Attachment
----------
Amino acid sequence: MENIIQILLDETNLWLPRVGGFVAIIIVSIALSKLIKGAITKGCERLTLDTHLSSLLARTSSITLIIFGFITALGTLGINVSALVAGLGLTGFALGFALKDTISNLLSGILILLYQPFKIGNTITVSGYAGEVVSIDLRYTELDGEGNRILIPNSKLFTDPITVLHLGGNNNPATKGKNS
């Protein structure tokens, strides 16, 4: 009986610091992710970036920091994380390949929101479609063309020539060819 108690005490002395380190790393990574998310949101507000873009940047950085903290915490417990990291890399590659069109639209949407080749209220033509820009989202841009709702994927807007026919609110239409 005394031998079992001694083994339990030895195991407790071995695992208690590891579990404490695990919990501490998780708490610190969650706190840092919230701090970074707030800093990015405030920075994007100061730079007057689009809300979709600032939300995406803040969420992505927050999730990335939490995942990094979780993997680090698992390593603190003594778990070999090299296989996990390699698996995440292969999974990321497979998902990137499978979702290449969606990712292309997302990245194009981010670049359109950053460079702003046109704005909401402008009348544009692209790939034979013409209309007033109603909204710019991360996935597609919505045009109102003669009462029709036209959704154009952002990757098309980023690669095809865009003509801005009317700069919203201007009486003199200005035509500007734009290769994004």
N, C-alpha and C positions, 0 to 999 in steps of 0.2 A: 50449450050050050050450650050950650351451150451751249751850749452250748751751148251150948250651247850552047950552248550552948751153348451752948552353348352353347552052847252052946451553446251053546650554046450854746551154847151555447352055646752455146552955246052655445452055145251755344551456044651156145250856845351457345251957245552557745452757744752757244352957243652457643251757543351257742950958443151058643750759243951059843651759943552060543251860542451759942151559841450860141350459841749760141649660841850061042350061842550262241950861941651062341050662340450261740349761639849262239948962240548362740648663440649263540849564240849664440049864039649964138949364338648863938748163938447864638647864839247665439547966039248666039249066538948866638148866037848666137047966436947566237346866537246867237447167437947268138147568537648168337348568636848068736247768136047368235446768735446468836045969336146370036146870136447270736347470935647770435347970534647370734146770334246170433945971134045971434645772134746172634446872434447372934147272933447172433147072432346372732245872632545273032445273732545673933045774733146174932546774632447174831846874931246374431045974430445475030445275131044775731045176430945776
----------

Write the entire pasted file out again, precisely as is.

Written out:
Amino acid sequence: MENIIQILLDETNLWLPRVGGFVAIIIVSIALSKLIKGAITKGCERLTLDTHLSSLLARTSSITLIIFGFITALGTLGINVSALVAGLGLTGFALGFALKDTISNLLSGILILLYQPFKIGNTITVSGYAGEVVSIDLRYTELDGEGNRILIPNSKLFTDPITVLHLGGNNNPATKGKNS
């Protein structure tokens, strides 16, 4: 009986610091992710970036920091994380390949929101479609063309020539060819 108690005490002395380190790393990574998310949101507000873009940047950085903290915490417990990291890399590659069109639209949407080749209220033509820009989202841009709702994927807007026919609110239409 005394031998079992001694083994339990030895195991407790071995695992208690590891579990404490695990919990501490998780708490610190969650706190840092919230701090970074707030800093990015405030920075994007100061730079007057689009809300979709600032939300995406803040969420992505927050999730990335939490995942990094979780993997680090698992390593603190003594778990070999090299296989996990390699698996995440292969999974990321497979998902990137499978979702290449969606990712292309997302990245194009981010670049359109950053460079702003046109704005909401402008009348544009692209790939034979013409209309007033109603909204710019991360996935597609919505045009109102003669009462029709036209959704154009952002990757098309980023690669095809865009003509801005009317700069919203201007009486003199200005035509500007734009290769994004």
N, C-alpha and C positions, 0 to 999 in steps of 0.2 A: 50449450050050050050450650050950650351451150451751249751850749452250748751751148251150948250651247850552047950552248550552948751153348451752948552353348352353347552052847252052946451553446251053546650554046450854746551154847151555447352055646752455146552955246052655445452055145251755344551456044651156145250856845351457345251957245552557745452757744752757244352957243652457643251757543351257742950958443151058643750759243951059843651759943552060543251860542451759942151559841450860141350459841749760141649660841850061042350061842550262241950861941651062341050662340450261740349761639849262239948962240548362740648663440649263540849564240849664440049864039649964138949364338648863938748163938447864638647864839247665439547966039248666039249066538948866638148866037848666137047966436947566237346866537246867237447167437947268138147568537648168337348568636848068736247768136047368235446768735446468836045969336146370036146870136447270736347470935647770435347970534647370734146770334246170433945971134045971434645772134746172634446872434447372934147272933447172433147072432346372732245872632545273032445273732545673933045774733146174932546774632447174831846874931246374431045974430445475030445275131044775731045176430945776